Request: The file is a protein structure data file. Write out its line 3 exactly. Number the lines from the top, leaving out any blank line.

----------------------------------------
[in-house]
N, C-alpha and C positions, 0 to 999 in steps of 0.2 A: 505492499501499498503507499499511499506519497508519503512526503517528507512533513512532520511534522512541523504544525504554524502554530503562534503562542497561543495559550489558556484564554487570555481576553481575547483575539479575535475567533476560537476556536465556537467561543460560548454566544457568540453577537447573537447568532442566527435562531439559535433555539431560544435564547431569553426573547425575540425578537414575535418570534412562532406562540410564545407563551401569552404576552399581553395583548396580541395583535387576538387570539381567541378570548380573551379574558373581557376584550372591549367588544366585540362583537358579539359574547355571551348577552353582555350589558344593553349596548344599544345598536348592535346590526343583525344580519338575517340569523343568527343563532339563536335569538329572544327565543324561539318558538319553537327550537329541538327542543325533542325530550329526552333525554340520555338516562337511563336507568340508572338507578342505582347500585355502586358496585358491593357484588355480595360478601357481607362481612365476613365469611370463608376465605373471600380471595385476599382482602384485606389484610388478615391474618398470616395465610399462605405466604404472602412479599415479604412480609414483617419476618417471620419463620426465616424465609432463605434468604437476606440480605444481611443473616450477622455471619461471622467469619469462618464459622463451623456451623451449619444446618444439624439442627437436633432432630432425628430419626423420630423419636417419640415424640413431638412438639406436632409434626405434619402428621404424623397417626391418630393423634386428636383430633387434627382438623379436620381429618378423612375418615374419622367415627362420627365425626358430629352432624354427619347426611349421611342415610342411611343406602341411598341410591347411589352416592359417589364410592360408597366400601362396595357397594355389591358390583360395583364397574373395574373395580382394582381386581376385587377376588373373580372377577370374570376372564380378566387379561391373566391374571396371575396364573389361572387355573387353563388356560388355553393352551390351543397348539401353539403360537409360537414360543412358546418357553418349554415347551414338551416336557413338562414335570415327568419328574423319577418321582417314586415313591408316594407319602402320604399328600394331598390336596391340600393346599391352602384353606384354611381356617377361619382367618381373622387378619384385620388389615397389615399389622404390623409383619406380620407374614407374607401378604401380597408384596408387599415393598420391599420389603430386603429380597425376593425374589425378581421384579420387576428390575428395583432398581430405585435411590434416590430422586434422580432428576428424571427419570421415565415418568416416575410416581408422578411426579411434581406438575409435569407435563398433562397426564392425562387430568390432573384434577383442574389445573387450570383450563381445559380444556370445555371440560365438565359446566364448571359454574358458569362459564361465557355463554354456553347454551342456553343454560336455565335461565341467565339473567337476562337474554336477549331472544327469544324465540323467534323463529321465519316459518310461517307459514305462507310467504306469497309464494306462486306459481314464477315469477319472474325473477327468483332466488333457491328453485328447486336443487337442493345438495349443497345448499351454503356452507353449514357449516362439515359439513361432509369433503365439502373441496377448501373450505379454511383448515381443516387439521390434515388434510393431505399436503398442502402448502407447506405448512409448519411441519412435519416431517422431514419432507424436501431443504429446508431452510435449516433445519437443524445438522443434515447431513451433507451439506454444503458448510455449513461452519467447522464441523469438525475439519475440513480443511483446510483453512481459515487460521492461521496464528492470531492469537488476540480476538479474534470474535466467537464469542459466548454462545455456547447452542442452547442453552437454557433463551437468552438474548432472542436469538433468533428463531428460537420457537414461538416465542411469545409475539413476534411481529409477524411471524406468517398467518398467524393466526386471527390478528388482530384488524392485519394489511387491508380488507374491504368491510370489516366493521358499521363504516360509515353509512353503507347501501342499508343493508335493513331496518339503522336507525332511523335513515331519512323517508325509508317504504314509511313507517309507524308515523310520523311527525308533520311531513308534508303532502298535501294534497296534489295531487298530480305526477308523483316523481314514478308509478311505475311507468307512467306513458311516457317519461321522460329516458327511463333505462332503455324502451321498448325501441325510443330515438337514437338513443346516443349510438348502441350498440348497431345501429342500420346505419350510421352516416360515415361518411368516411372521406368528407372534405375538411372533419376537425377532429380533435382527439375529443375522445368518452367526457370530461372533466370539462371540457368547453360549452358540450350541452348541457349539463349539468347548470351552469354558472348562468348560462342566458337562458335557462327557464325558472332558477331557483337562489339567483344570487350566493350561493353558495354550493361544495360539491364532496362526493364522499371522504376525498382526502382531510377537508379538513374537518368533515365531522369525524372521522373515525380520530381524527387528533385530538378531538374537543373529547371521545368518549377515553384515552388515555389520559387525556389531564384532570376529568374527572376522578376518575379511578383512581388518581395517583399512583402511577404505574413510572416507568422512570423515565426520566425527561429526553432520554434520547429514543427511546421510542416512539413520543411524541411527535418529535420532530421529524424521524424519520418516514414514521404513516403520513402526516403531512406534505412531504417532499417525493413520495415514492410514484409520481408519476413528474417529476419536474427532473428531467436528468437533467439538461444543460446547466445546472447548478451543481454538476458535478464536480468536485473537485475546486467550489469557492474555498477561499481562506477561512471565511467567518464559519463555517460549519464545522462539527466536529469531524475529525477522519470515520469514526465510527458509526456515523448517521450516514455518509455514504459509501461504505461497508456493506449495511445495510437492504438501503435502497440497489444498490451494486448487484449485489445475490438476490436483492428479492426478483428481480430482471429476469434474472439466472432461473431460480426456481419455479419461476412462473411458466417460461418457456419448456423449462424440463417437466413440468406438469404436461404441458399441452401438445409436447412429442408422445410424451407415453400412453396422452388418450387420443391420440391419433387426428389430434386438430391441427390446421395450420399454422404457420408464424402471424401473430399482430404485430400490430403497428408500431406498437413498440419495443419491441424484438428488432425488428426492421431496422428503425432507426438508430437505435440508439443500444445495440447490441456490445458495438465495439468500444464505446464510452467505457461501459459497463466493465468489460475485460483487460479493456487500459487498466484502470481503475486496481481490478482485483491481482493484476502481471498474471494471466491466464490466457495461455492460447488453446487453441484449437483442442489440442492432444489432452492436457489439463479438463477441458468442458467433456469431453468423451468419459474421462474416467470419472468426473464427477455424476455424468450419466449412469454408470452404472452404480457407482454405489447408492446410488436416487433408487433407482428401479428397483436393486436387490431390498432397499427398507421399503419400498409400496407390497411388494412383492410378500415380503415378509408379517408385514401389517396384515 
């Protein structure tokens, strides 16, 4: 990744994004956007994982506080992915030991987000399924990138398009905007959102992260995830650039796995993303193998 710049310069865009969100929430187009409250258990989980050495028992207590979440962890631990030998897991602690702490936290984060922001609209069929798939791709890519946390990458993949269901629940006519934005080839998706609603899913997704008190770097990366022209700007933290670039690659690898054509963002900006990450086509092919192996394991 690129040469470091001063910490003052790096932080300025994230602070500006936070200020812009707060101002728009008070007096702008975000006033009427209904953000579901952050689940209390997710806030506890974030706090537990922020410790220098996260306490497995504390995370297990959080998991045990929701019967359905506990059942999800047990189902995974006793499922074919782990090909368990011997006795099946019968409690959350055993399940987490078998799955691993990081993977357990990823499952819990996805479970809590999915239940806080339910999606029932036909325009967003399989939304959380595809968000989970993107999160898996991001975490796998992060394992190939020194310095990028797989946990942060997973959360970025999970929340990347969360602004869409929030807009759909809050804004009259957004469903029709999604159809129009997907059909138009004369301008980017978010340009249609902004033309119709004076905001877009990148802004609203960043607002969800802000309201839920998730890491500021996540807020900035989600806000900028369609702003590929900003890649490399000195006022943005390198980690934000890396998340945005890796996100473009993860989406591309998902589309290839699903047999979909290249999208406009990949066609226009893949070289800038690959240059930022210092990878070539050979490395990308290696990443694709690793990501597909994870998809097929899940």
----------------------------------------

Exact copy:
């Protein structure tokens, strides 16, 4: 990744994004956007994982506080992915030991987000399924990138398009905007959102992260995830650039796995993303193998 710049310069865009969100929430187009409250258990989980050495028992207590979440962890631990030998897991602690702490936290984060922001609209069929798939791709890519946390990458993949269901629940006519934005080839998706609603899913997704008190770097990366022209700007933290670039690659690898054509963002900006990450086509092919192996394991 690129040469470091001063910490003052790096932080300025994230602070500006936070200020812009707060101002728009008070007096702008975000006033009427209904953000579901952050689940209390997710806030506890974030706090537990922020410790220098996260306490497995504390995370297990959080998991045990929701019967359905506990059942999800047990189902995974006793499922074919782990090909368990011997006795099946019968409690959350055993399940987490078998799955691993990081993977357990990823499952819990996805479970809590999915239940806080339910999606029932036909325009967003399989939304959380595809968000989970993107999160898996991001975490796998992060394992190939020194310095990028797989946990942060997973959360970025999970929340990347969360602004869409929030807009759909809050804004009259957004469903029709999604159809129009997907059909138009004369301008980017978010340009249609902004033309119709004076905001877009990148802004609203960043607002969800802000309201839920998730890491500021996540807020900035989600806000900028369609702003590929900003890649490399000195006022943005390198980690934000890396998340945005890796996100473009993860989406591309998902589309290839699903047999979909290249999208406009990949066609226009893949070289800038690959240059930022210092990878070539050979490395990308290696990443694709690793990501597909994870998809097929899940």